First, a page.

Concealed but Common: Perinatal Mood & Anxiety Disorders and How We Can Bridge the Gap
Originally presented on March 16, 2022
Research, awareness, and understanding of infant mental health and the importance of parental mental health have significantly increased. However, parent and infant mental health systems continue to be siloed and separated. Only 25% of parents who are in need access treatment during this critical postpartum time; we must bridge this gap to better support the entire family system and promote safety for all. This presentation will discuss parental mental health, including common experiences, symptoms, concerns, and diagnoses that can occur as a new infant enters the family. We will review Perinatal Mood and Anxiety Disorders (PMADs) and dive into the common, but often not talked about, symptoms that new parents and caregivers experience. Our infant mental health and health systems must understand these experiences to help normalize and validate these symptoms and the difficulties of parenthood. Currently, parents and caregivers must be self-aware, navigate feelings of shame and fear, and ask for help. With understanding, better assessment questions, and resources, we can bridge the gap to provide more thorough and supportive services. A case presentation will assist learners in understanding these nuances during the postpartum time. Ideas and resources for a holistic family approach will be presented.
- Understand Perinatal Mood and Anxiety Disorders (PMADs)
- Understand the hidden symptoms many people experience during the perinatal time
- Understand questions to ask to support identification and understanding of symptoms
- Identify resources to bridge the gap between infant mental health and parental mental health
Who should attend: All staff of family resource center (FRCs), child abuse prevention councils (CAPCs), and other child and family-serving organizations.
Training Materials & Resources
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MEET THE SPEAKERS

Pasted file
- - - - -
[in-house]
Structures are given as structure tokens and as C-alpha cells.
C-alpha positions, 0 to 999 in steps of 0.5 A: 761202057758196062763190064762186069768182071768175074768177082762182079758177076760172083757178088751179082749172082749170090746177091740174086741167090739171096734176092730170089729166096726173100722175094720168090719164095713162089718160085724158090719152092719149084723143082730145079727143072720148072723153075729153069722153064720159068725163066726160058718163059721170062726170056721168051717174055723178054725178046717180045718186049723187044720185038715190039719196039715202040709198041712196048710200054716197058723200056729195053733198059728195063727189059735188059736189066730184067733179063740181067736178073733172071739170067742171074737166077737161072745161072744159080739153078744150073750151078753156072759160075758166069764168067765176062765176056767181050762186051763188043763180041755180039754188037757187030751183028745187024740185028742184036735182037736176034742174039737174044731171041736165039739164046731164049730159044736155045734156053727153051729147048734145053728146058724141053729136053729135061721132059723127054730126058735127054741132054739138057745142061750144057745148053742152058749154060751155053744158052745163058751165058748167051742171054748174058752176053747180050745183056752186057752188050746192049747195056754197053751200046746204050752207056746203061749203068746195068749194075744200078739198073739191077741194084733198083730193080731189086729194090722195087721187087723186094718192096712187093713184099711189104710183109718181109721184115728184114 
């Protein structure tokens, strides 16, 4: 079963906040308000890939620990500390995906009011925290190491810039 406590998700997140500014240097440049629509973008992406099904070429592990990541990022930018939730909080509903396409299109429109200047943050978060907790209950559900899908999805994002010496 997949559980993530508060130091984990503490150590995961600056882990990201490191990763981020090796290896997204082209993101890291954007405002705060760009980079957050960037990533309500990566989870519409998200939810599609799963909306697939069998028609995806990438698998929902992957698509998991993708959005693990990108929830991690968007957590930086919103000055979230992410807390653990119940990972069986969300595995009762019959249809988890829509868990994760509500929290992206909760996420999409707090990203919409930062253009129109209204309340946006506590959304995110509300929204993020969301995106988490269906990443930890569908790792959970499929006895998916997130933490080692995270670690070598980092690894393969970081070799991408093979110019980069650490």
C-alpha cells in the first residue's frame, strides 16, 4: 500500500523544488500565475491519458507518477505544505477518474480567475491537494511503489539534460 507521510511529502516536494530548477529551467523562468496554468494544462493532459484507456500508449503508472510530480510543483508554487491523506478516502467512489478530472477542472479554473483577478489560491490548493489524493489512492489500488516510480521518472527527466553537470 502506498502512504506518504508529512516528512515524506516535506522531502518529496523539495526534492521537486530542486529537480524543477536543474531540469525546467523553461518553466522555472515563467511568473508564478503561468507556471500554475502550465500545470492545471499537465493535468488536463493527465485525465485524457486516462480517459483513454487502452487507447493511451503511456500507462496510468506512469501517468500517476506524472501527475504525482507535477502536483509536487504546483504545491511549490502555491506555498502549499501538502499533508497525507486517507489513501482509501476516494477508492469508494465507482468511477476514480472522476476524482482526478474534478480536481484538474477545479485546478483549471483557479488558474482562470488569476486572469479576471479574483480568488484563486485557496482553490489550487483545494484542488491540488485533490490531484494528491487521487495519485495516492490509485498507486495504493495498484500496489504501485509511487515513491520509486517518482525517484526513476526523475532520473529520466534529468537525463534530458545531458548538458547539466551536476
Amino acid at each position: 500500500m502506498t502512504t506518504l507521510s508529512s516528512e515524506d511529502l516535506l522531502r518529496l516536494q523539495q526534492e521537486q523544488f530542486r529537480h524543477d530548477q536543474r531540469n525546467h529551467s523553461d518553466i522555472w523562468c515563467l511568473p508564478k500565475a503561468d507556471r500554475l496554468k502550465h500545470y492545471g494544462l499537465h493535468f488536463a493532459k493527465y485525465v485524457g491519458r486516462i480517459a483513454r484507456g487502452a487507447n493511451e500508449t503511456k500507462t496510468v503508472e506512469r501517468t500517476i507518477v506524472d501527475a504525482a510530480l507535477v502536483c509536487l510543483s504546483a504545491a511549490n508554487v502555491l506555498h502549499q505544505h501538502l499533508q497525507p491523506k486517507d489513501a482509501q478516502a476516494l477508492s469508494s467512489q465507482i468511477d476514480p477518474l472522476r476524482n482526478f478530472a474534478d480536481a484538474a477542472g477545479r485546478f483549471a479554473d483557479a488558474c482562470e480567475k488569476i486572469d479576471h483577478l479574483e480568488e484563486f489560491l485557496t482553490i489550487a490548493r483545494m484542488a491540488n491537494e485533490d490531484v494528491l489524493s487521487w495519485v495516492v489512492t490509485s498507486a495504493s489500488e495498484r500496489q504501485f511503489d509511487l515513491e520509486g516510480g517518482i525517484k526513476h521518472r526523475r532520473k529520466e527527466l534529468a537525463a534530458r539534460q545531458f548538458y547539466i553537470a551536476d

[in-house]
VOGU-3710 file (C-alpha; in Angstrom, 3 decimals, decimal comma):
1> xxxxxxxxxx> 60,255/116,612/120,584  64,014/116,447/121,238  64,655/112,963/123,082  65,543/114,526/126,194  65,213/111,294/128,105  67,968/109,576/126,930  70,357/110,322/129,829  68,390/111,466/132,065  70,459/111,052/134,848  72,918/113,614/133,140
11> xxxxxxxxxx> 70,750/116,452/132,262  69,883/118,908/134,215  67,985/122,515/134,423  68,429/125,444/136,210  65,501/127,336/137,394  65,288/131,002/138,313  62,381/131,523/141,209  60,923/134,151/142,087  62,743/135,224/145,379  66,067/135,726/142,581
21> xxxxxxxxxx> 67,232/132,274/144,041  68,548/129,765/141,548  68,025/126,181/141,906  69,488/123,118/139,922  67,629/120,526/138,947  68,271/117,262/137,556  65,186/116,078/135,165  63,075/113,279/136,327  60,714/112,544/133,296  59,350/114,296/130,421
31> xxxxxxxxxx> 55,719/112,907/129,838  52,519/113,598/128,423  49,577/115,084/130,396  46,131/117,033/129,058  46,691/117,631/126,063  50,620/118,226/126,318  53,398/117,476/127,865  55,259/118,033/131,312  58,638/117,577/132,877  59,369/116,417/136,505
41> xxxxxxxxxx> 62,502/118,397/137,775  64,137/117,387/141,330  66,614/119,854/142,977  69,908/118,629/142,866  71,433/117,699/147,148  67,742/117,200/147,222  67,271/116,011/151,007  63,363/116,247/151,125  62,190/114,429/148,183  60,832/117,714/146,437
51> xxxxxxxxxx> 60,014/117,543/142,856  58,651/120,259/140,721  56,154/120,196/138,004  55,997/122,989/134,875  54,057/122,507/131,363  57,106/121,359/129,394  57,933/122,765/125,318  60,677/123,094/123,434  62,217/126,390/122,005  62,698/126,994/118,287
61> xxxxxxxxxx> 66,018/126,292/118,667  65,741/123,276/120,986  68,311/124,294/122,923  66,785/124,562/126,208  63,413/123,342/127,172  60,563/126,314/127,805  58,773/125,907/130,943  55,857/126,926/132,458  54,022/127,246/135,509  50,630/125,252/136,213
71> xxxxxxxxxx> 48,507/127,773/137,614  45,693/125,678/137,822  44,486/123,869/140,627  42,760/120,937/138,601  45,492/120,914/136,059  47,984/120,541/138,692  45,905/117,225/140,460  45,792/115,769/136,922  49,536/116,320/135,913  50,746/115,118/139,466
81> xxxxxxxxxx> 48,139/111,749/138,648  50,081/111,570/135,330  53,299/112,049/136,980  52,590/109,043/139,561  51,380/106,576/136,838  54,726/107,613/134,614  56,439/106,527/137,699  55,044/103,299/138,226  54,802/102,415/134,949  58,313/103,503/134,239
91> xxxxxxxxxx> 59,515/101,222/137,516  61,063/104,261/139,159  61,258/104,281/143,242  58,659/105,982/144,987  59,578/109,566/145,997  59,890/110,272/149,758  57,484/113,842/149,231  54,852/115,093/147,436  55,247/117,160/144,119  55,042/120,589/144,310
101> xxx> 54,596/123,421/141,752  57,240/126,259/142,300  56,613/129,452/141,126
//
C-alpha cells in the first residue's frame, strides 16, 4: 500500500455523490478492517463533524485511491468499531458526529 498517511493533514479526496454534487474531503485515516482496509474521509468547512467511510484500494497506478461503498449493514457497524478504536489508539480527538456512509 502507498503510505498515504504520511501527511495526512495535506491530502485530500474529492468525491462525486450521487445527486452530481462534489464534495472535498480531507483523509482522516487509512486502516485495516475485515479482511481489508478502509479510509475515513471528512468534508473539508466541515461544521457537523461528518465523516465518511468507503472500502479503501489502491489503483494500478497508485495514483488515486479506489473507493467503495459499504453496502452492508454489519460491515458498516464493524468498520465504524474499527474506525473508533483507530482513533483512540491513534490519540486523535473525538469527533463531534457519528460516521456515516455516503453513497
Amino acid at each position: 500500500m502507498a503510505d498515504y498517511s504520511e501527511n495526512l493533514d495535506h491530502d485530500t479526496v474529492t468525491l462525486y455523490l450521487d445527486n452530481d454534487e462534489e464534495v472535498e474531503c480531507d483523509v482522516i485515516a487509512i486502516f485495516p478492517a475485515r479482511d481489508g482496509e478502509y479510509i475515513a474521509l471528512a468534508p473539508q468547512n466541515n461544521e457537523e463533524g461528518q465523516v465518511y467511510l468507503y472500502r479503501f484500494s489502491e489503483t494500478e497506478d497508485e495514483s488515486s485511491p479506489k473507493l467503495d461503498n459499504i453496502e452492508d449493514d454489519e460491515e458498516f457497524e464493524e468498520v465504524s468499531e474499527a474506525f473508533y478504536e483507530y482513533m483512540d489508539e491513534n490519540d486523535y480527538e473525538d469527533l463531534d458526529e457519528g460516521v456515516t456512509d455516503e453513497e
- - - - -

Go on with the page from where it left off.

Kelly Curtis-Hughes works as an early childhood mental health therapist at KidSTART, an award-winning transdisciplinary Infant Family Early Child Mental Health Treatment Program at Rady Children’s Hospital-San Diego. KidSTART works with the most complex children aged 0-5, and their families. These children have a multitude of diagnostic possibilities, including mental health concerns, as well as developmental, medical, and/or familial complexity. Kelly provides dyadic and family therapy utilizing therapy modalities of Child-Parent Psychotherapy, Trauma Assessment Pathway model, Parent-Child Interaction Therapy, with play therapy and attachment based techniques. Kelly is a Licensed Marriage and Family Therapist and a Registered Play Therapist. She holds a Master’s of Science degree in Counseling from San Diego State University.
Kristen Eberly is a Licensed Clinical Social Worker, who works as a Mental Health Therapist specializing in perinatal mental health. Kristen provides counseling services to individuals and families who are navigating the journey of parenthood in its many forms at Well-Mamas Family Counseling. While providing a relationship-based and strengths-based approach to therapy, she supports the parent’s understanding of their experiences, potential identity shifts, and emotions such as anxiety, intrusive thoughts, depression, anger, grief, trauma symptoms, and exhaustion that can occur during this journey. Kristen also has experience as an Early Childhood Mental Health Therapist working with complex children ages 0-5 and their families utilizing therapy modalities of Child-Parent Psychotherapy, the Trauma Assessment Pathway model, Parent-Child Interaction Therapy, and play therapy and attachment-based techniques. Kristen holds a Master of Social Work and the Early Childhood Socio-Emotional and Behavior Regulation Intervention Specialist (EC-SEBRIS) Certification from San Diego State University.
Kelly Curtis-Hughes, LMFT
KidSTART, Rady Children’s Hospital-San Diego